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Don't know about Nikon, but some of the Canon battery grips allow the use of AA batteries, which can help in an emergency (such as forgetting to charge). I had a grip for my Canon but ended up trading it in on an extra lens. I went the extra battery route. If you are only shooting photos, battery life is very good on most DSLRs.
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Old Dec 10, 2012, 07:39 PM   #10
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Quote:
Originally Posted by 100Teraflops View Post
If its between another battery and a grip to be used with one battery, I say an extra battery. My cameras are gripped most of the time, but i have several batteries for each camera! I dont see how a grip and one battery will help the OP get more photos in a day!

However, if the OP opens up his or her checkbook, then an extra battery and grip definitely fit the bill.
I thought all battery grips held two batteries?! Sorry, I get what you're saying now...
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Old Dec 10, 2012, 09:24 PM   #11
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Go for the extra battery . Charge it up , place it in a plastic bag and stick it in your pocket . When I got my 5D I sprung for a grip , thinking it would be nice to have the option of using AA batteries if I was off the grid for a while . Pulled the grip off after a couple of months as I found the real or imagined advantages outweighed the fact that IMO it made a nice handling camera into a lump that took pictures . Wouldn't get one again unless I knew for sure I'd be away from a charger for some time ( like over a week), or if I knew for sure I'd be taking a LOT of portraits.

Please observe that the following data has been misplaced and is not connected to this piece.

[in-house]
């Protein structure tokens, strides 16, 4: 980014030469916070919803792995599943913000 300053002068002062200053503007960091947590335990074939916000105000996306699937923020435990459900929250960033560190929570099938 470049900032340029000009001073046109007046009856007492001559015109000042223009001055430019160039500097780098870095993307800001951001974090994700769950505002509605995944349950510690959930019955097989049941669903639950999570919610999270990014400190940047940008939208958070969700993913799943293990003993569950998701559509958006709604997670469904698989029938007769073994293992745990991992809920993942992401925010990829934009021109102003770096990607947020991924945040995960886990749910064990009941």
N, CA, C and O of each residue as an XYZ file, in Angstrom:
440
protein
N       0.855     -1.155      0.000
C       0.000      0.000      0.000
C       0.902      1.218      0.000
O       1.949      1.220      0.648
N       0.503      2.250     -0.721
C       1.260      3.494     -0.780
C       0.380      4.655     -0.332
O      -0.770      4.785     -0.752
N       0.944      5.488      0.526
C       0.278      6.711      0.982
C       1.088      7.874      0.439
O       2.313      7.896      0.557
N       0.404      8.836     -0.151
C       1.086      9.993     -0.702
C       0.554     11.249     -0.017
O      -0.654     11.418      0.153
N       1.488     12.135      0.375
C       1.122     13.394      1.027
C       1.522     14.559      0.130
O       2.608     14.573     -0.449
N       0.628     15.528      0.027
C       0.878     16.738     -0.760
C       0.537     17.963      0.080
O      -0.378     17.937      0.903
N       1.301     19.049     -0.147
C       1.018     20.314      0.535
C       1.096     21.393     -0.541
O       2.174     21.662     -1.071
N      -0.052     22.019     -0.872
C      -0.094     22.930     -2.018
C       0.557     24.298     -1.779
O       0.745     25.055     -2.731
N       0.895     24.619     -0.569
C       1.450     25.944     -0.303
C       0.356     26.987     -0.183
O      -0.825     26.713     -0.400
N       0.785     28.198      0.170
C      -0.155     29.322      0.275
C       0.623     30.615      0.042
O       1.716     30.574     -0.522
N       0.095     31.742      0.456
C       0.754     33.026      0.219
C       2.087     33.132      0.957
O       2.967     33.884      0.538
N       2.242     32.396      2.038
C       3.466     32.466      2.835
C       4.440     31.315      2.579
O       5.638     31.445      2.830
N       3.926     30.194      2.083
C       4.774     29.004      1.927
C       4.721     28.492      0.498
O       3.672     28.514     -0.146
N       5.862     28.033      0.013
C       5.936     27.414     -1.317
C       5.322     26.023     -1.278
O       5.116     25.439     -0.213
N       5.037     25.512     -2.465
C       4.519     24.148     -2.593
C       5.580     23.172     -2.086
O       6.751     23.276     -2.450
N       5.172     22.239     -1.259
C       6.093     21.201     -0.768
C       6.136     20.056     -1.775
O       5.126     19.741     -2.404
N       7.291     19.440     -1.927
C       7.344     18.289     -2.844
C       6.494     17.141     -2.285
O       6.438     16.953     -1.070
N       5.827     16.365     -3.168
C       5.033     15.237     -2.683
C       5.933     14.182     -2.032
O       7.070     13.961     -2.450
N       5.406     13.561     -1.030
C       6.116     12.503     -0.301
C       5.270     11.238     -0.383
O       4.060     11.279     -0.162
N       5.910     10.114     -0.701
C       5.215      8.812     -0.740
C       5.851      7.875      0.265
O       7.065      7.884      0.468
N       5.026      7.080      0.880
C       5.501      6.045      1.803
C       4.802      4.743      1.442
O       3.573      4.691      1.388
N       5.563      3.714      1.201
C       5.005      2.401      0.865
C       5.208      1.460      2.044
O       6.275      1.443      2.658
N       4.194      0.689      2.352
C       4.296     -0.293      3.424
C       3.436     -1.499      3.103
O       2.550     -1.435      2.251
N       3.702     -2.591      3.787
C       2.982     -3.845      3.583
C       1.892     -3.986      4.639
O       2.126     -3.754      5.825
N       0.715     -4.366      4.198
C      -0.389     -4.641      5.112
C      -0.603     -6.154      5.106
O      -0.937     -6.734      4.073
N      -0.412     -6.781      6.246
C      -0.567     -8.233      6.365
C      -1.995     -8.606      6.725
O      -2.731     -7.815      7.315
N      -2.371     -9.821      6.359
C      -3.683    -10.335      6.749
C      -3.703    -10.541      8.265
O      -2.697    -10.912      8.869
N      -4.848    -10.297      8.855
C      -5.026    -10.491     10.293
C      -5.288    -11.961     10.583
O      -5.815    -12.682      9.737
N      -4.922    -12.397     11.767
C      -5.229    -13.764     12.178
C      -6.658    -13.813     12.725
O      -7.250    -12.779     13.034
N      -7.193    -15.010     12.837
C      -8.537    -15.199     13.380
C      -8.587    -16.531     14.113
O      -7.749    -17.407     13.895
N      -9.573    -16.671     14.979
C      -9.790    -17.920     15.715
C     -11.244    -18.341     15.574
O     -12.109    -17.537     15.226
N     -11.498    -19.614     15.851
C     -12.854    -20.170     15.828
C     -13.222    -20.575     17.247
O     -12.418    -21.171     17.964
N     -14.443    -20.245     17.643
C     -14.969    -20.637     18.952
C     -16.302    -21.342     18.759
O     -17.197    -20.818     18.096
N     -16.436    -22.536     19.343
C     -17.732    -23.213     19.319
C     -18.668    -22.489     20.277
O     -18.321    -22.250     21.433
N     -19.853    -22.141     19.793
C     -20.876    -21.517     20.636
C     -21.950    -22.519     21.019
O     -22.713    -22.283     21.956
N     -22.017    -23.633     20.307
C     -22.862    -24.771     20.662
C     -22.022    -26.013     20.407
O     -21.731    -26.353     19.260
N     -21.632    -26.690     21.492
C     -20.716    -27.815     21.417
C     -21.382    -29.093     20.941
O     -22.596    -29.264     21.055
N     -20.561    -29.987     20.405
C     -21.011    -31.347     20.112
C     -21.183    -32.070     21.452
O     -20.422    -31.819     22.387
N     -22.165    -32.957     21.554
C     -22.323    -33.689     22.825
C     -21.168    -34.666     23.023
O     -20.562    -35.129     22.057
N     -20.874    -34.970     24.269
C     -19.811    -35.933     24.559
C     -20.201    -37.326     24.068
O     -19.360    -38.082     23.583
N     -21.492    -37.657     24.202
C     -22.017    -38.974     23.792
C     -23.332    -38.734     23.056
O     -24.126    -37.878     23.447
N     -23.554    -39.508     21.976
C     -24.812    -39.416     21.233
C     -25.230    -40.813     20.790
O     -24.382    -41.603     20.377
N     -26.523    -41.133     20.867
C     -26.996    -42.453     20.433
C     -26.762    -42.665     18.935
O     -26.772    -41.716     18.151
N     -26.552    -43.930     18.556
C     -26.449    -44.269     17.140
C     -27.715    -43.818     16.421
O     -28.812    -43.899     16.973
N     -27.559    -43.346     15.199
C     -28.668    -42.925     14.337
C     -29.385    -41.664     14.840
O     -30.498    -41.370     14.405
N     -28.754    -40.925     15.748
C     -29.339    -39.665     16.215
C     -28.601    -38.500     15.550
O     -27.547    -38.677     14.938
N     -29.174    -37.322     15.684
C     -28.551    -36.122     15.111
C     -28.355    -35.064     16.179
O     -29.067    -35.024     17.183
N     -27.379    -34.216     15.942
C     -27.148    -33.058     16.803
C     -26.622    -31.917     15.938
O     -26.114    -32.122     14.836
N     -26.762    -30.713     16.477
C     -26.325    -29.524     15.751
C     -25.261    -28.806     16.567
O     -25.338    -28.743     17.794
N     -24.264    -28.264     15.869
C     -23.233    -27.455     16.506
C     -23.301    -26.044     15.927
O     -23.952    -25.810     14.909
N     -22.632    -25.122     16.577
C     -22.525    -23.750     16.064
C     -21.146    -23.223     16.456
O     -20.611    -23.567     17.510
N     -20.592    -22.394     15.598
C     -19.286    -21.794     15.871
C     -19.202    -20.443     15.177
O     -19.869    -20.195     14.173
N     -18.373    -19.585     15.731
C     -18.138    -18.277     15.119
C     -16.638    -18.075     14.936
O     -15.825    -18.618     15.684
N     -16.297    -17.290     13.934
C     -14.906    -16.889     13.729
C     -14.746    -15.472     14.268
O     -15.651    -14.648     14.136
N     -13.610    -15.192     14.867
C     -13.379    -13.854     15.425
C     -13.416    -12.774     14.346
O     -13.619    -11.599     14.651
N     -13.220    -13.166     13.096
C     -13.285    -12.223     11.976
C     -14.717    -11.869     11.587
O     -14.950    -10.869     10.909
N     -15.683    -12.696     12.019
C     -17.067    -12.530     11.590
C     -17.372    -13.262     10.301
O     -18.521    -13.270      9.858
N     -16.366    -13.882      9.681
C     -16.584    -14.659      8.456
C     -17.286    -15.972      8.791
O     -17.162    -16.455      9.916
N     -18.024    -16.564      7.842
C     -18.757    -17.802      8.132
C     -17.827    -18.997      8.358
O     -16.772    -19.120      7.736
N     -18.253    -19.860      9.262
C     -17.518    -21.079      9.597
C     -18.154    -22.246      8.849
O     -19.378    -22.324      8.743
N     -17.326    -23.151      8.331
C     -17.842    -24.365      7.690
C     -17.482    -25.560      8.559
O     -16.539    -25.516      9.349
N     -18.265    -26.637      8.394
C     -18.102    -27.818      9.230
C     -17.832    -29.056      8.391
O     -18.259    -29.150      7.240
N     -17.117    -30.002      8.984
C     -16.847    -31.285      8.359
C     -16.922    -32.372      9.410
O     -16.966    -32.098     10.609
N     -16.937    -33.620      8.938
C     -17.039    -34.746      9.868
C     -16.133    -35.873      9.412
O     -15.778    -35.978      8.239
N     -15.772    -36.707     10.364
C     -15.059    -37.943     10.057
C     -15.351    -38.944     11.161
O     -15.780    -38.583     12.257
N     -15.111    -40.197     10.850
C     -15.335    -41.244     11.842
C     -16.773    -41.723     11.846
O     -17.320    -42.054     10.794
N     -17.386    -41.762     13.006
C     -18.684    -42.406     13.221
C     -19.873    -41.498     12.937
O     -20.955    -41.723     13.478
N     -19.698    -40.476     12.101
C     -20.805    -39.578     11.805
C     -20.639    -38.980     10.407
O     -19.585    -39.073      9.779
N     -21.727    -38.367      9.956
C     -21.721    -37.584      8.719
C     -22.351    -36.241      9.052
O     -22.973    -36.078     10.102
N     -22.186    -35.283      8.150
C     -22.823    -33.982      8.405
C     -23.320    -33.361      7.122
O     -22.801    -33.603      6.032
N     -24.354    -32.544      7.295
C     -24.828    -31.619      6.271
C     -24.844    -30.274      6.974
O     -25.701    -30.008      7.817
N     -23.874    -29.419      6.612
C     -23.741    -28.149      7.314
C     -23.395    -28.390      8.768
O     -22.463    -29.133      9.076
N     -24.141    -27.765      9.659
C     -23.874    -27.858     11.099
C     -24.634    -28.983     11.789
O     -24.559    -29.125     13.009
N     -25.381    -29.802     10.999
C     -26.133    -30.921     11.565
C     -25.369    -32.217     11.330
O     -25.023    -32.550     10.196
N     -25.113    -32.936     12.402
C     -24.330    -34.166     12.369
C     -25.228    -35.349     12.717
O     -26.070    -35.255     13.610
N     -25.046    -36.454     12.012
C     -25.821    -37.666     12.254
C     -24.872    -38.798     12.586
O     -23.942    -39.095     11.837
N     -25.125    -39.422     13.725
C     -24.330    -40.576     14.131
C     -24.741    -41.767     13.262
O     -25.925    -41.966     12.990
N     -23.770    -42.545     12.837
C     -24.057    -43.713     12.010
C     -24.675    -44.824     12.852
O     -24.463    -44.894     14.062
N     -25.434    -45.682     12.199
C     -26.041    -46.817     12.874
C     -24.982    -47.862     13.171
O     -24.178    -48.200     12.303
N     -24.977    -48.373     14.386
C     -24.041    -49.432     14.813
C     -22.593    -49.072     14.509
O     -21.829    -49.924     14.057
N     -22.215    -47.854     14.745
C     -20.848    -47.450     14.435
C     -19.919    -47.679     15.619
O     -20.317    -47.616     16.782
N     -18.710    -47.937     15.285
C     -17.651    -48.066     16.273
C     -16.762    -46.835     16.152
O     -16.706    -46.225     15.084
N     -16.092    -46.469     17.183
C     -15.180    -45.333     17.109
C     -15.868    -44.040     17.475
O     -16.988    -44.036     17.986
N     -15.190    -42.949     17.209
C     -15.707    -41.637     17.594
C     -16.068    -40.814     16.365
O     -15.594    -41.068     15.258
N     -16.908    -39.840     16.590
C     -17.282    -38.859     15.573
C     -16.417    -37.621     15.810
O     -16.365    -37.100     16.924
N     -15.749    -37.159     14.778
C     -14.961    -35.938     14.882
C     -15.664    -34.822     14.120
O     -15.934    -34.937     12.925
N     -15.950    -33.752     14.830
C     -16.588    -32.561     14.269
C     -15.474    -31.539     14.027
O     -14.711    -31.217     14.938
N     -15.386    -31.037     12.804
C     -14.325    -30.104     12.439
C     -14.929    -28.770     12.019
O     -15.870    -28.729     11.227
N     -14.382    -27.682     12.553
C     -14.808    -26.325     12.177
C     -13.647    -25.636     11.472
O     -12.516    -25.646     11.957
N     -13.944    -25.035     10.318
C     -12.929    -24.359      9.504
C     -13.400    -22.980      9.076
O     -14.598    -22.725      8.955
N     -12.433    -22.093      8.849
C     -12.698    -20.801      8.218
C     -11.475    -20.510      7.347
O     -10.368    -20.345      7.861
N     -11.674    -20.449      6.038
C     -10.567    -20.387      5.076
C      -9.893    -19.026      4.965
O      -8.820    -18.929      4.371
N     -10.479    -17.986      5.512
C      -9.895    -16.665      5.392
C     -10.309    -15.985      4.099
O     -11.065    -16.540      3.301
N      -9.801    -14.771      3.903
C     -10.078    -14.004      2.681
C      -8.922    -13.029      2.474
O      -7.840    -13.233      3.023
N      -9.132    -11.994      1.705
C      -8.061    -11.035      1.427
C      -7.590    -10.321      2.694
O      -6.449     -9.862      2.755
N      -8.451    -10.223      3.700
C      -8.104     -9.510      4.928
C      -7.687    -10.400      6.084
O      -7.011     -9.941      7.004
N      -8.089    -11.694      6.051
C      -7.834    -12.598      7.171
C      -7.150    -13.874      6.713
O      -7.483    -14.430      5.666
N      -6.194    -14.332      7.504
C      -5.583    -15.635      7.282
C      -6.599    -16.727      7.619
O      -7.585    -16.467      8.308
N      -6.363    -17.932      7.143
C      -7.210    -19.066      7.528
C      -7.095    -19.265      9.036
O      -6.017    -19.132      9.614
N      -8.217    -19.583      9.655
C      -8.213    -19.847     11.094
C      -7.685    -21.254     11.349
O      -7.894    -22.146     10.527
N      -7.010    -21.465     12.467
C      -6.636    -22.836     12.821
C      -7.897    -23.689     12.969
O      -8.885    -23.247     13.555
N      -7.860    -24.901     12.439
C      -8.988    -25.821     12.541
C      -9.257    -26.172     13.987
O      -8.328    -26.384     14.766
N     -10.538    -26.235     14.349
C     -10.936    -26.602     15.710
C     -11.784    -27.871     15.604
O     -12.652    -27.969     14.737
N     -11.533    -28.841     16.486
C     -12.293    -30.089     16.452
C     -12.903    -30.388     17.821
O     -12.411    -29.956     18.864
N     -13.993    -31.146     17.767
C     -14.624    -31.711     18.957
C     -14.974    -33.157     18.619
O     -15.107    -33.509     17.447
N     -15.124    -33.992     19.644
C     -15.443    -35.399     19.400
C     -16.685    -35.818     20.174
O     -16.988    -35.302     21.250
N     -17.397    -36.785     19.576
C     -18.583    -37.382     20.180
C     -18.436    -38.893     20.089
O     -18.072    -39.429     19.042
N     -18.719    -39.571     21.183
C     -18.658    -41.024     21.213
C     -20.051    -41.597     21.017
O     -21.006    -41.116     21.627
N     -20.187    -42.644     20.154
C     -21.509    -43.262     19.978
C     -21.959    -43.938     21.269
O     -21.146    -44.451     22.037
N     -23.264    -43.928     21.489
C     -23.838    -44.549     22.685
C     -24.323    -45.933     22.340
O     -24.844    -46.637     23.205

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Old Dec 10, 2012, 10:20 PM   #12
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Originally Posted by ijohn.8.80 View Post
And yet another advantage of the battery grip is that you get faster frames per second with most cameras too! You would have to dig the net to find out exactly how much faster your camera gets and this is dependant on the transfer speed of your card also...
That's only in the olden days of film, when there used to be powered motors in the grip to help with the film advance which sped up the burst rate.
Electronic battery grips have no speed benefit.

I'd get the grip, though, as it makes that cramped up D5000 so much more comfortable to hold.

A 3rd party grip and battery combo is even better; at $40 you get the best of both worlds.
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Old Dec 10, 2012, 11:09 PM   #13
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Originally Posted by Prodo123 View Post
Electronic battery grips have no speed benefit
Sorry, but it does make a difference of an extra half a frame per second on my camera!
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Old Dec 10, 2012, 11:17 PM   #14
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Originally Posted by ijohn.8.80 View Post
Sorry, but it does make a difference of an extra half a frame per second on my camera!
You are either buying into a placebo or using rapid discharge AA batteries, neither of which are good things.
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Old Dec 10, 2012, 11:21 PM   #15
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Originally Posted by Prodo123 View Post
You are either buying into a placebo or using rapid discharge AA batteries, neither of which are good things.
Sorry, none of the above. I go from a scorching 3.5 fps to 4.1 fps continuous! It's a Canon 1100D and my SD card transfers at 95mb/s.
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Old Dec 10, 2012, 11:32 PM   #16